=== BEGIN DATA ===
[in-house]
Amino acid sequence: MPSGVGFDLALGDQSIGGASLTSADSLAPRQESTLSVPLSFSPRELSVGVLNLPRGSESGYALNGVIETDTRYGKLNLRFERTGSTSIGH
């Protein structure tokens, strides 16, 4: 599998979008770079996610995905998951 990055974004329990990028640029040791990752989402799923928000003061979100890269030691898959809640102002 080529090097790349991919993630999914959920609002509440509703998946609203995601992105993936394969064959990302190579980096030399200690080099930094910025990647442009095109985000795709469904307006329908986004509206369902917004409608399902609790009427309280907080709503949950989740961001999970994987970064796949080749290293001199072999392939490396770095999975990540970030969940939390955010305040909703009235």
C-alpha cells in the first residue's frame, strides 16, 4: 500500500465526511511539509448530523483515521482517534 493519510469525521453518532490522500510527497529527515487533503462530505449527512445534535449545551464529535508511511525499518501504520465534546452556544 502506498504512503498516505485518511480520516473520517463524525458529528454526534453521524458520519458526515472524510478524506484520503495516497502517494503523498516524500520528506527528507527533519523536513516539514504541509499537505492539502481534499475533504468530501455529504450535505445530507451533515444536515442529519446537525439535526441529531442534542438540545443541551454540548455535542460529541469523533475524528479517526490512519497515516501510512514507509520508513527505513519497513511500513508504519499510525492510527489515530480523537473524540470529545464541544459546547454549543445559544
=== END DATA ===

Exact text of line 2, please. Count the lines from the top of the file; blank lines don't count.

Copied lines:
Amino acid sequence: MPSGVGFDLALGDQSIGGASLTSADSLAPRQESTLSVPLSFSPRELSVGVLNLPRGSESGYALNGVIETDTRYGKLNLRFERTGSTSIGH